Friday, July 18, 2008
Tipping Point PSYOP or Does It Pay To Throw Good Money After Bad?
I arrived in Sarajevo in July 1997 to serve as the DCO of the NATO Combined Joint Information Campaign Task Force (CJICTF). By that time Radovan Karadic was already a wanted man. Rumors had him moving frequently at night in a caravan of cars. During the time I was in Bosnia there were several ‘sightings’ and much speculation about where he was and if he would ever get caught.
“Ever” came this week with a raid in Belgrade. Mr. Karadic was found to be leading a new life with a new physical and mental persona. The fact that he eluded his pursuers for so long is likely to be a testimonial to his personal intellect and discipline and to some level of acquiescence by the Serbian government.
What caused the tipping point? Was it PSYOP? Not in this case. I’ve sometimes split target audiences (TA) into Green, Yellow and Red. Green are people that already support your point view, Red are those who will never come around to your perspective and Yellow are the folks in the middle.
Mr. Karadic and his supporters over the last decade likely fall into the Red Group. A TA that has little regard for the Coalition point of view. Frankly I didn’t think that PSYOP efforts to erode his support would be successful. My feeling was that his supporters whether loyalists from the glory days in Pale or his new neighbors in Belgrade would not be persuaded to withdraw their support and turn him in.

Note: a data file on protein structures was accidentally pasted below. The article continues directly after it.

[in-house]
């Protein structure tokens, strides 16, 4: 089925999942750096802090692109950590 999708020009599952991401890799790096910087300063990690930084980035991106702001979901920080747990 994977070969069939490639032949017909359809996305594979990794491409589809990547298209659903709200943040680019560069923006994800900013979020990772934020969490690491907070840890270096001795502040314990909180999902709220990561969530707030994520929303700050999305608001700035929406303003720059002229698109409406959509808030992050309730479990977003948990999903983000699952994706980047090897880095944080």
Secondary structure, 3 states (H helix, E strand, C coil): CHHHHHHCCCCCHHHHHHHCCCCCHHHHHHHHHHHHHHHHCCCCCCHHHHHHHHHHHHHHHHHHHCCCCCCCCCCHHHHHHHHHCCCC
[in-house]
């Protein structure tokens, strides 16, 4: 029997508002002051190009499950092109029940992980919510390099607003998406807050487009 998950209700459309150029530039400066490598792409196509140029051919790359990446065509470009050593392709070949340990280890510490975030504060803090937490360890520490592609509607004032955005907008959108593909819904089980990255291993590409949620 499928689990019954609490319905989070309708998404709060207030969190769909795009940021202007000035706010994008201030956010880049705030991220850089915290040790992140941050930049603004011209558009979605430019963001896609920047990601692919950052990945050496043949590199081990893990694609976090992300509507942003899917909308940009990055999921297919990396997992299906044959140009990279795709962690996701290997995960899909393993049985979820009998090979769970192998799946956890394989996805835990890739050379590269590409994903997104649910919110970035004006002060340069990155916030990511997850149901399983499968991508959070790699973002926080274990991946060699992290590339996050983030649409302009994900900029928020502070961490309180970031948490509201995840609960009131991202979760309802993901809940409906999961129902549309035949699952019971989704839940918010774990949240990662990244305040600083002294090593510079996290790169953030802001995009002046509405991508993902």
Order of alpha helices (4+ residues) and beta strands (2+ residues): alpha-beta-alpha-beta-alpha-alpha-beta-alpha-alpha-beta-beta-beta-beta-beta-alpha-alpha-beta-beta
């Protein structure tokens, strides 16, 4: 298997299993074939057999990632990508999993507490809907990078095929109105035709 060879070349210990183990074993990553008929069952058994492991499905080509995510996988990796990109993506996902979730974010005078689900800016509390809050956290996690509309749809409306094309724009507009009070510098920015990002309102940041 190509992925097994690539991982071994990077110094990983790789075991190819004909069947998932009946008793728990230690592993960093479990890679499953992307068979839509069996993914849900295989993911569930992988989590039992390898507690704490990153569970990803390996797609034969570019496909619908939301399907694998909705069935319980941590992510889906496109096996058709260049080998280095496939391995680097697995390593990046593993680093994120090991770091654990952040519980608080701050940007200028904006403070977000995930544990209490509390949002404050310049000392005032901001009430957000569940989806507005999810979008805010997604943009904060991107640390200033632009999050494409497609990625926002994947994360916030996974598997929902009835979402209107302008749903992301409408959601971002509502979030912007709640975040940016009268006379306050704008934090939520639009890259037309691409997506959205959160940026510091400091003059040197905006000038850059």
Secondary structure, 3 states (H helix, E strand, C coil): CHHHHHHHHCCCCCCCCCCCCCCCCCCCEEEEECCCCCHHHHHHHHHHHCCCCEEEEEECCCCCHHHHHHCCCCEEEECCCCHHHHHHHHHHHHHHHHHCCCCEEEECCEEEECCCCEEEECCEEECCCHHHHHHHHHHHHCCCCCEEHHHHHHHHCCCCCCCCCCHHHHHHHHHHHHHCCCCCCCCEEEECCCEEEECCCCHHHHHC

If my hypothesis is correct, then why all of a sudden is there a hot tip that leads to an arrest? As Mr. Clinton might have said, “It’s the economy stupid!” The fact is that today’s Serbian government is interested in EU membership (see http://www.nytimes.com/2008/07/23/world/europe/23serbia.html?ref=europe) and they needed to corral Mr. Karadic and soon his #1 henchman, General Ratko Mladic as evidence of their worthiness to join the EU.
The moral of the story: nations must use all their instruments synergistically if they are to achieve the goals they set for themselves. In this case the Serbian government decided that the nation’s economic future was more important than continuing to shield one of their ‘heroes’.
Economics is a powerful weapon. Success of micro-financing efforts in Iraq have largely gone unnoticed and unreported, hopefully these successes and more importantly the people who have improved their lives are being aggressively promoted in the theater and internationally.